Dear Dr. Warford: My dog HATES Fireworks and Thunderstorms: What Should I do? 4th of July and Summer Thunderstorm Safety Tips

1 Jul

It happens every year. You know it’s coming. If summer thunderstorms and 4th of July fireworks are stressful for your pet, you probably don’t look forward to the following unavoidable events:

  • Random, unpredictable, intermittent, unapproved fireworks by your wonderful neighbors starting the week before
  • Large sustained pre-planned firework events in nearly every neighborhood in America
  • Loud and crowded cookouts with kids and greasy foods and alcohol and no one really supervising any of it
  • Sporadic, unpredictable thunderstorms

While 4th of July celebrations may be much-anticipated events for us (generally because we aren’t at work), it’s not necessarily a day of fun for our pets, especially without the right precautions. With just a bit of pre-planning, you can make this holiday a little less stressful and much more safe for your pet.

First (and foremost): If you take nothing else from this post, please read and absorb this as it is THE most important point:

  • Don’t take your pet to fireworks displays or events.
  • Though you may think your dog will enjoy the festivities, many dogs are frightened by the crowds and the noise.
  • Some will even panic, try to escape, and can injure themselves.
  • Add in the likely sweltering heat and unattended food items that often accompany these festivities, and the potential dangers far outweigh the potential fun.
  • Leave your pets at home where they are safe and comfortable.
  • Make sure your pet is wearing identification tags, and preferably, in addition, have your pet microchipped.

Also keep in mind:

  • Use caution when having parties or cookouts when you have pets.
  • Many human foods (such as onions, garlic, macadamia nuts, grapes, and raisins) are toxic to animals.
  • In addition, most pets who are used to a consistent diet can have extreme, potentially life-threatening, gastrointestinal upset when given scraps and grill droppings, esp with high fatty/greasy foods. This can result in days, if not weeks, of vomiting and diarrhea, which could result in the need for hospitalization and aggressive IV fluid treatment to resolve.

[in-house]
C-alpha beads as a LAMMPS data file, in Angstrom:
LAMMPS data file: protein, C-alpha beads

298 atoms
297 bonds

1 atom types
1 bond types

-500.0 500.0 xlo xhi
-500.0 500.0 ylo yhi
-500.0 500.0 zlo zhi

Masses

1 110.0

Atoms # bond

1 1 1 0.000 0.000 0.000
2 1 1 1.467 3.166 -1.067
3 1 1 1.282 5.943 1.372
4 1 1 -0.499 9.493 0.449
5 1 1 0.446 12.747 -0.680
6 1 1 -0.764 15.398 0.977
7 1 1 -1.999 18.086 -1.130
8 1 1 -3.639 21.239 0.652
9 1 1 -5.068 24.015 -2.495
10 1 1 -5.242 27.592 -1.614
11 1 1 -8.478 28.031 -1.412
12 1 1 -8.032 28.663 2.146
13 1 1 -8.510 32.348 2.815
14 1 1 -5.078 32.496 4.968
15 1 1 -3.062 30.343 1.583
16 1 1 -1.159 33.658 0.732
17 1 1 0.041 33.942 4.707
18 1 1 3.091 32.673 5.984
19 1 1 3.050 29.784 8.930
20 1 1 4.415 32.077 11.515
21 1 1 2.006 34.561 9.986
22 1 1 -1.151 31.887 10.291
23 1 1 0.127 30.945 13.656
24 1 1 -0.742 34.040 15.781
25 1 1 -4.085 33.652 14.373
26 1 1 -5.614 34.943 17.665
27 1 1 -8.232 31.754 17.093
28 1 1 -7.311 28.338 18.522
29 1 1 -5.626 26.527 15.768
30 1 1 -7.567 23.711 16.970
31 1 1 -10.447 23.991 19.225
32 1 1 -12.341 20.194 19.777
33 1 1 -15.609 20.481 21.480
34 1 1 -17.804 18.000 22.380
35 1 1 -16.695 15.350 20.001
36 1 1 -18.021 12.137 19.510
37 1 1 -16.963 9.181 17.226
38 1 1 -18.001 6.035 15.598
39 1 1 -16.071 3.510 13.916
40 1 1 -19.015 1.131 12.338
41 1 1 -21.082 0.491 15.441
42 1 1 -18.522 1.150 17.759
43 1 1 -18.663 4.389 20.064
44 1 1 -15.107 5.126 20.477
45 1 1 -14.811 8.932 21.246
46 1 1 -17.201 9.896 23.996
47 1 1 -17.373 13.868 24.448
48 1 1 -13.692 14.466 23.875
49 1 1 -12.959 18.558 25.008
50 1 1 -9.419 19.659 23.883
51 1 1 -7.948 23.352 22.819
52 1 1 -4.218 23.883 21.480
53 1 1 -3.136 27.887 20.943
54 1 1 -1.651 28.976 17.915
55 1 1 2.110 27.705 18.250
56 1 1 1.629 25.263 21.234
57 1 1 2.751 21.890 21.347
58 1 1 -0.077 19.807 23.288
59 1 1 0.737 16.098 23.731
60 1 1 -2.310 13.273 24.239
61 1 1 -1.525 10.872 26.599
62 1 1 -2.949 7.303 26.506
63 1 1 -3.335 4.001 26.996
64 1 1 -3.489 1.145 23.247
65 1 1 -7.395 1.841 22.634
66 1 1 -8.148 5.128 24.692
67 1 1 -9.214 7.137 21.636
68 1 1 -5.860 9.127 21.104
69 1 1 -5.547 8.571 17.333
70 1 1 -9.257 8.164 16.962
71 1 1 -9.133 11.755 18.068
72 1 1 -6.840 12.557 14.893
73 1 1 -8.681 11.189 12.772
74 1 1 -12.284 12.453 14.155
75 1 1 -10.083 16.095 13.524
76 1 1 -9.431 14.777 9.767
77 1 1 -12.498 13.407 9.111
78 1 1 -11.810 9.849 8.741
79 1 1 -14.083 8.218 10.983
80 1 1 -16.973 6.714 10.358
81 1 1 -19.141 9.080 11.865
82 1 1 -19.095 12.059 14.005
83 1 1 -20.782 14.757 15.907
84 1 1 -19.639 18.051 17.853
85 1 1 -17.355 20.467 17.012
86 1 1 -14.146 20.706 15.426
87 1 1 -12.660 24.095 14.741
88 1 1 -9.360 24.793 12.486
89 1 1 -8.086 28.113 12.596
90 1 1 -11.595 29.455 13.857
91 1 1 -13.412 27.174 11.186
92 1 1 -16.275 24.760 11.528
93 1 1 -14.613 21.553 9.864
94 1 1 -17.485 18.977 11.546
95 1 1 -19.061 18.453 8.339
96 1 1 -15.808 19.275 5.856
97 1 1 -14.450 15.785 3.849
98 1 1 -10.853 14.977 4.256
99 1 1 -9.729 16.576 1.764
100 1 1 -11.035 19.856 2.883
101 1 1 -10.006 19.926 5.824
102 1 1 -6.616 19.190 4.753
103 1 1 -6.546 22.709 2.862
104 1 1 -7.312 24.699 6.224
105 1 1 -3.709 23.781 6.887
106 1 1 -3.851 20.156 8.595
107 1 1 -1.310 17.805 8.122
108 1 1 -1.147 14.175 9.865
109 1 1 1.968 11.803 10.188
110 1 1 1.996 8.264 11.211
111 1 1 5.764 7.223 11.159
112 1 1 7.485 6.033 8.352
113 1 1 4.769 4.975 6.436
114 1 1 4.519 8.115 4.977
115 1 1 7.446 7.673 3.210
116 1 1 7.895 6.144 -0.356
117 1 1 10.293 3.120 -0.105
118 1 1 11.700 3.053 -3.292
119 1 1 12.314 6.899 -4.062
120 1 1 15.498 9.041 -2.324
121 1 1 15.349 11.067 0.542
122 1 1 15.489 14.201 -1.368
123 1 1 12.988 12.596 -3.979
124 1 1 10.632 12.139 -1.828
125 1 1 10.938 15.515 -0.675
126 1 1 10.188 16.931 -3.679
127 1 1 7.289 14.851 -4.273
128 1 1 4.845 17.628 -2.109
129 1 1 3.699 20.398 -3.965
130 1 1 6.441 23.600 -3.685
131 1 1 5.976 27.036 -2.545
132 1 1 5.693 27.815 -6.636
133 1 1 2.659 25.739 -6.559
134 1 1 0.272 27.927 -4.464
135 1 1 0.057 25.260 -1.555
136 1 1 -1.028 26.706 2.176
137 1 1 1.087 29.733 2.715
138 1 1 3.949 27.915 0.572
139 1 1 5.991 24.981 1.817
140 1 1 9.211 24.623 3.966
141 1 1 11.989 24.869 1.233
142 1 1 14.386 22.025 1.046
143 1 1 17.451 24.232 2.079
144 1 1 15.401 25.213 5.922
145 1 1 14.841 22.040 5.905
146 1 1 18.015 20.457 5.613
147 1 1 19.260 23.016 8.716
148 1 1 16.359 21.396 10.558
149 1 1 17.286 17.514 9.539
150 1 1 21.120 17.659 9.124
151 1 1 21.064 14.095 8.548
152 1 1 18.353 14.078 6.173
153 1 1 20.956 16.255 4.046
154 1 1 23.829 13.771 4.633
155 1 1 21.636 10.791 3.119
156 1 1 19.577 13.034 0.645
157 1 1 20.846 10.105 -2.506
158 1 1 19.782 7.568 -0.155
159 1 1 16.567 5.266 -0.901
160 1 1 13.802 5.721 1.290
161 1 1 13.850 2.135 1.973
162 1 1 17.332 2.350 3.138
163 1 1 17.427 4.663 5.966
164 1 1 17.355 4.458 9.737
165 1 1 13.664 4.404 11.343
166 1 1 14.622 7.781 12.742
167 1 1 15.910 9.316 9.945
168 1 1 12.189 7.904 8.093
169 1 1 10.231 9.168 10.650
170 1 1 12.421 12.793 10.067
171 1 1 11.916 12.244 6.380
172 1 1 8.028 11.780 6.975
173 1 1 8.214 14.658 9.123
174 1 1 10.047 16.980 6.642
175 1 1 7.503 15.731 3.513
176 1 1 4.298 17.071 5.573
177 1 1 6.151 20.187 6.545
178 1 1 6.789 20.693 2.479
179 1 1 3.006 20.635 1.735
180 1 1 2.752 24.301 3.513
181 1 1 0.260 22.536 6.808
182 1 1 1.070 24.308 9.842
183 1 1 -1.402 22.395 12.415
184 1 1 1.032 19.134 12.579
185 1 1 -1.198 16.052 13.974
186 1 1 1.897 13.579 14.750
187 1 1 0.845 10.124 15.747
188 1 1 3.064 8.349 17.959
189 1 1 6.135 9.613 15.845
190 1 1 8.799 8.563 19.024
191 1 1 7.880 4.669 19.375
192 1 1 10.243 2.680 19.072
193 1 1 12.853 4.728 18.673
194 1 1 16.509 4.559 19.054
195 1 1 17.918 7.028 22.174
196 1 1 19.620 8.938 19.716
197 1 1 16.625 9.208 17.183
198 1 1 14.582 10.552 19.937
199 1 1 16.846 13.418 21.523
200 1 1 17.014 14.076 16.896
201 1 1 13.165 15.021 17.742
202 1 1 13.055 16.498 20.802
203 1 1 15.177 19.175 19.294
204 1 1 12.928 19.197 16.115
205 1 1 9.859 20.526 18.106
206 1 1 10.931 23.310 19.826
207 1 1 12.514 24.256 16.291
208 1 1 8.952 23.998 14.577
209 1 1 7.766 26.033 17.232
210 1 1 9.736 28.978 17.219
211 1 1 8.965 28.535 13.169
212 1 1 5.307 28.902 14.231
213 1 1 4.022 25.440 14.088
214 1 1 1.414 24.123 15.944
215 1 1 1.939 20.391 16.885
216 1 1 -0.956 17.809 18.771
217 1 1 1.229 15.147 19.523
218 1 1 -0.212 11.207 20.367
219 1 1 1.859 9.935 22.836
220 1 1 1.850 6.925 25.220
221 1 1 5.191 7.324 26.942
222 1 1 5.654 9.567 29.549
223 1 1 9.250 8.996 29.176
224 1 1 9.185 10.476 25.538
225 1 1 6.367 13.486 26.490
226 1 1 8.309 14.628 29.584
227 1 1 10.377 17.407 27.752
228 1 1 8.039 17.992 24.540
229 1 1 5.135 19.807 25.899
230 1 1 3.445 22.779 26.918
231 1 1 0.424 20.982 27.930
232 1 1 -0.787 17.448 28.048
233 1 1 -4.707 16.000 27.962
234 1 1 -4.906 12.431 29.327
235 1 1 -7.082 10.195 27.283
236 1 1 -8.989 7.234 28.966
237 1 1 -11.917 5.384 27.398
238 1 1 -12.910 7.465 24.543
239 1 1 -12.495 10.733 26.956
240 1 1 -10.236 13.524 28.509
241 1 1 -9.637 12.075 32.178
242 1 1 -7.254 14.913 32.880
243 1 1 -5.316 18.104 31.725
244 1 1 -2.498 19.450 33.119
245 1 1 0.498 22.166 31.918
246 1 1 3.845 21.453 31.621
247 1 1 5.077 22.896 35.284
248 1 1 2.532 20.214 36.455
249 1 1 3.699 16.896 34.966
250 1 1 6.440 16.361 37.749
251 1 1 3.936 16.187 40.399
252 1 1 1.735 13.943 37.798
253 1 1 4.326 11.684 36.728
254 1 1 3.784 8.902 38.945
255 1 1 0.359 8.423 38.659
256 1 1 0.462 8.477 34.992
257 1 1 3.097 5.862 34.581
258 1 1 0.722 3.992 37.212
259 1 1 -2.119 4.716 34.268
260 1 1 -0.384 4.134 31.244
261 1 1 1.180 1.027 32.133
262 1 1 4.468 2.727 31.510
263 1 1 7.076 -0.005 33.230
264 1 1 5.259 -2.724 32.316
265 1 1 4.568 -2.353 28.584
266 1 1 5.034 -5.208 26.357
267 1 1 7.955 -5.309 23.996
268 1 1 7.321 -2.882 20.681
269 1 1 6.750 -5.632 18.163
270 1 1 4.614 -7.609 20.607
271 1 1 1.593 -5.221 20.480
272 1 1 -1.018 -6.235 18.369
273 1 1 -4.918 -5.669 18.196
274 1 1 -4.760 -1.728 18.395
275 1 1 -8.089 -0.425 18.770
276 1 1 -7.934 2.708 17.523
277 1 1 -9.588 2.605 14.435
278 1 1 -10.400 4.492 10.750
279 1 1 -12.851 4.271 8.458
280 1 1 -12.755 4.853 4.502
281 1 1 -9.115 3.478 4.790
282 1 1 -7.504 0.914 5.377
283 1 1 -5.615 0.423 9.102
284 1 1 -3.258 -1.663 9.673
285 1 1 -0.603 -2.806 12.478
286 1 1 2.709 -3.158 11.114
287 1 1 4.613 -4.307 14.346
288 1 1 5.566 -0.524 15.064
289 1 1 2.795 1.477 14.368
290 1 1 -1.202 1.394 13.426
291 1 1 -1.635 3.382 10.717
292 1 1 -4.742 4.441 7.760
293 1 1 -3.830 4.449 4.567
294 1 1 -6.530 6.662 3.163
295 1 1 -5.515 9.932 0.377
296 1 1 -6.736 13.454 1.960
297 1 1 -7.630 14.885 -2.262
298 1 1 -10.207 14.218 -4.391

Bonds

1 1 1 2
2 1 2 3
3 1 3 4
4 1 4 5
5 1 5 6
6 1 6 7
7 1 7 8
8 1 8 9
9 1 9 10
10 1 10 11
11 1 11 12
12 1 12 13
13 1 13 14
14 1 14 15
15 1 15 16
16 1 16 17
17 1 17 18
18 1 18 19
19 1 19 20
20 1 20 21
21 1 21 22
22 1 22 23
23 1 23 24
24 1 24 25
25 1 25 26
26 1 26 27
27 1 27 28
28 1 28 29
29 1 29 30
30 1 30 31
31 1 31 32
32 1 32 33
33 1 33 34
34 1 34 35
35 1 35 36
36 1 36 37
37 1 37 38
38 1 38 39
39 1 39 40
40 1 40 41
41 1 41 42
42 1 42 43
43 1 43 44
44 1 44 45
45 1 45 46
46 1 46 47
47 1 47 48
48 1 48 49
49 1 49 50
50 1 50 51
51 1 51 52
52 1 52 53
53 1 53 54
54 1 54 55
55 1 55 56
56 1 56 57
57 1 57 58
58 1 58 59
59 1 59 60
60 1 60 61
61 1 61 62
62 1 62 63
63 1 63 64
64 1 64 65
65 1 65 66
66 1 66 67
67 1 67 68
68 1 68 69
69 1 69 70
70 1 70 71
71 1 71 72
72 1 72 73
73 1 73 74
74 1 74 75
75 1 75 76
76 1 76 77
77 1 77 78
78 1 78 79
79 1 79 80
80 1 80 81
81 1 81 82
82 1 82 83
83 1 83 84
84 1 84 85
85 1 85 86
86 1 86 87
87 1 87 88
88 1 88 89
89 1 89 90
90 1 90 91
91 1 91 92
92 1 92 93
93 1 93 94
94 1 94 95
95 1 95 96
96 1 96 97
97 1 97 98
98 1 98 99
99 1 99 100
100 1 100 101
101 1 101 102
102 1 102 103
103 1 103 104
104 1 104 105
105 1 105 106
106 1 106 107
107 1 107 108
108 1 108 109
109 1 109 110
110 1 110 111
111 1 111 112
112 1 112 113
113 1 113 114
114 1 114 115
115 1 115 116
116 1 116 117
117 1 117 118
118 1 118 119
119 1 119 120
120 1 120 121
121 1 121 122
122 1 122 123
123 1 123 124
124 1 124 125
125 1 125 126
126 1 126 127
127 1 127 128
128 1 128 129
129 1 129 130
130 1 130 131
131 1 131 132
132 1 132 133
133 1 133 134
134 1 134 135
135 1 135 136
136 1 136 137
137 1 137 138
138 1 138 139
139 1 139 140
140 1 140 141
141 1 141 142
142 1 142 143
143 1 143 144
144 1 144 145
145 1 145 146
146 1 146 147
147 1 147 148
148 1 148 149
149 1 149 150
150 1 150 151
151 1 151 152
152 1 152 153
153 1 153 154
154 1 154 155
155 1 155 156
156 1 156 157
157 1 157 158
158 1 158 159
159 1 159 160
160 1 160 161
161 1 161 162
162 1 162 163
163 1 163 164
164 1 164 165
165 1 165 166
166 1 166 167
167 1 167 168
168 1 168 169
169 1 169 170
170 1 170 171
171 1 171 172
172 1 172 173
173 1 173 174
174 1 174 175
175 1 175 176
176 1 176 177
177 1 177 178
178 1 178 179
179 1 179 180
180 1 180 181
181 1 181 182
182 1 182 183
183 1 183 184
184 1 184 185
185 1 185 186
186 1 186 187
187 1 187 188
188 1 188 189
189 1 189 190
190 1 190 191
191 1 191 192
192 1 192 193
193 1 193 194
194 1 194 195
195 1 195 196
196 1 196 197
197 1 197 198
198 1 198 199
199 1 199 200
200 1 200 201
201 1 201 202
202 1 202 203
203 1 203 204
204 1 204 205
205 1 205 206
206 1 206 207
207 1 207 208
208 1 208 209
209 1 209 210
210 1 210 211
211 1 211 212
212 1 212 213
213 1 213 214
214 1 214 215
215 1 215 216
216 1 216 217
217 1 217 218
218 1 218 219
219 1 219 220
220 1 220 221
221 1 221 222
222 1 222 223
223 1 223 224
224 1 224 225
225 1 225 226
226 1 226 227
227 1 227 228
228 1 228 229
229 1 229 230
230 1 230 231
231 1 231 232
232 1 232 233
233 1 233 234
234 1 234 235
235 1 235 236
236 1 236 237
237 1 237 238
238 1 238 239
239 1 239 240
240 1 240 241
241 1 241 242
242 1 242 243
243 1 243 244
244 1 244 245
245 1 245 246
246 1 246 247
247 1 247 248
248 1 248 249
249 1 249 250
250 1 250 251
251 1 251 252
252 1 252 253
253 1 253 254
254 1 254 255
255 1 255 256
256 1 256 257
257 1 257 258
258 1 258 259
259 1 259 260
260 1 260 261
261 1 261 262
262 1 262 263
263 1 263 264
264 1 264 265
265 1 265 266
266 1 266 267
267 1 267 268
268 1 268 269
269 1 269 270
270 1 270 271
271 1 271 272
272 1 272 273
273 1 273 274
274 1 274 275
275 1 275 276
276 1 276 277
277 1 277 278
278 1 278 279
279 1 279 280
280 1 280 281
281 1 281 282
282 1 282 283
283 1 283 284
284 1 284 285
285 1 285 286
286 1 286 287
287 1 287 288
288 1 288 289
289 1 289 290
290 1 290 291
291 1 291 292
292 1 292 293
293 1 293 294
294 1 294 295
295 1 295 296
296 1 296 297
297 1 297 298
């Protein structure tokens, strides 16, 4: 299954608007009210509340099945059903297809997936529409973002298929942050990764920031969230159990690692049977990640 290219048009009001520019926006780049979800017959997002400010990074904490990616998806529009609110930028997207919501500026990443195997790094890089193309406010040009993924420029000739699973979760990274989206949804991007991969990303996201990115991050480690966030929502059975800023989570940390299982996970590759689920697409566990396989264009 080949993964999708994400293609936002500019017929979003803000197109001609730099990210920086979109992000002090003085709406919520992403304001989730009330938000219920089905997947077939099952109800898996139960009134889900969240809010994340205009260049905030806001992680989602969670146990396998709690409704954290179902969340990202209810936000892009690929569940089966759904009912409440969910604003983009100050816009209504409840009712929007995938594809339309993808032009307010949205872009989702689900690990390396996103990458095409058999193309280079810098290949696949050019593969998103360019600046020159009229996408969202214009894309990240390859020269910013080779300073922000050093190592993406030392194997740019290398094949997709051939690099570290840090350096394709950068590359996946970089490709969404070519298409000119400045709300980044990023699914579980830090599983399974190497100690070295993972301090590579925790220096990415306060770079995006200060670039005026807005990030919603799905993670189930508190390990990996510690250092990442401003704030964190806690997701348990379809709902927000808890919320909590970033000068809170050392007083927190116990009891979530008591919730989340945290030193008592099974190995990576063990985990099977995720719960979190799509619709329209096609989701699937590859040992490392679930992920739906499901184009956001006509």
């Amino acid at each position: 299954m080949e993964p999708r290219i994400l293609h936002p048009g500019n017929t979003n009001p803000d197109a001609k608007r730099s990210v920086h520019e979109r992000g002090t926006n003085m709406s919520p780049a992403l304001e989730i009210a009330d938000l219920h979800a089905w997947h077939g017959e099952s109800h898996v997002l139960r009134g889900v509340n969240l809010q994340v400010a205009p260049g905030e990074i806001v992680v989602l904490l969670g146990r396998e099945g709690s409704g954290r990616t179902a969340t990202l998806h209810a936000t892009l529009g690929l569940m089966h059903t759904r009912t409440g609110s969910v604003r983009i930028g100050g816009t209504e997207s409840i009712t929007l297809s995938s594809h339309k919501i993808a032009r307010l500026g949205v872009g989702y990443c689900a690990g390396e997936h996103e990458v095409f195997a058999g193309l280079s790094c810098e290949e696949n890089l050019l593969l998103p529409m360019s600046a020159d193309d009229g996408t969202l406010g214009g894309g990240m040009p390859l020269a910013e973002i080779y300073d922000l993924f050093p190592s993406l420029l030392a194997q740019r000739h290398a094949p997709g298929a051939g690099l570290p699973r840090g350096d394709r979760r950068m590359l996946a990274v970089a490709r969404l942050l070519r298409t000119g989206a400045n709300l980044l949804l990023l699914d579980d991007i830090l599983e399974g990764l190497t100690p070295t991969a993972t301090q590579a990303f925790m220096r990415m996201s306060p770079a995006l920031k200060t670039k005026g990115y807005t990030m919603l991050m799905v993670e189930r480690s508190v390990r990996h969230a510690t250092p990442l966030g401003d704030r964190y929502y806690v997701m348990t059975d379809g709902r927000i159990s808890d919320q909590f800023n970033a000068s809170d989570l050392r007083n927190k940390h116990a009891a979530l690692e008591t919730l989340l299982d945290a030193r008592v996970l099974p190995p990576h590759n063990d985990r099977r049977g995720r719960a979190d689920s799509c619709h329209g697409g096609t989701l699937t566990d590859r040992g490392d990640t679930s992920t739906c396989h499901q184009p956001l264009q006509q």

• Alcoholic drinks can also be a major threat as many may taste sweet but ingestion can result in difficulty breathing, coma, and even death. Mix that in with trash items that can cause more vomiting and diarrhea, and obstructions, and you have some pretty serious potential problems.
  • Insect repellents, citronella candles, sunscreen, glow jewelry, and lighter fluid: We use them all the time but we don’t generally think of eating them. Our pets might. These are toxic to pets and may result in neurological problems, seizures, breathing problems, pneumonia, as well as severe gastrointestinal upset, and obstruction, requiring hospitalization and even surgery to correct.
  • Make sure your pet is confined or being monitored during these events.  When large numbers of children, people, alcohol and outdoor food mix, there is generally always an opportunity for your dog to find things lying around that are tasty and NOT good for them. And you may never notice until the symptoms occur much later in the day or week.

What to do if you have a nervous noise-phobic dog, or you aren’t sure, and the 4th of July is approaching?

  • Don’t take your pet out to a celebration
  • Don’t leave your pet unattended in a nonsecure area of the house or outside
  • If your pet is crate-trained, prepare the crate for your pet to retreat into if she wants.  Covering it with a large blanket may create an even safer feeling environment for your dog. If your dog is not acclimated to crates or does not like being in crates, it is obviously not a good option to consider forced crating in this situation, as that will only worsen her anxiety and chance for injury if she panics and tries to escape. In these cases, it’s best to help your pet find a quiet, dark, enclosed area (under blankets, in a closet or corner) in which to retreat.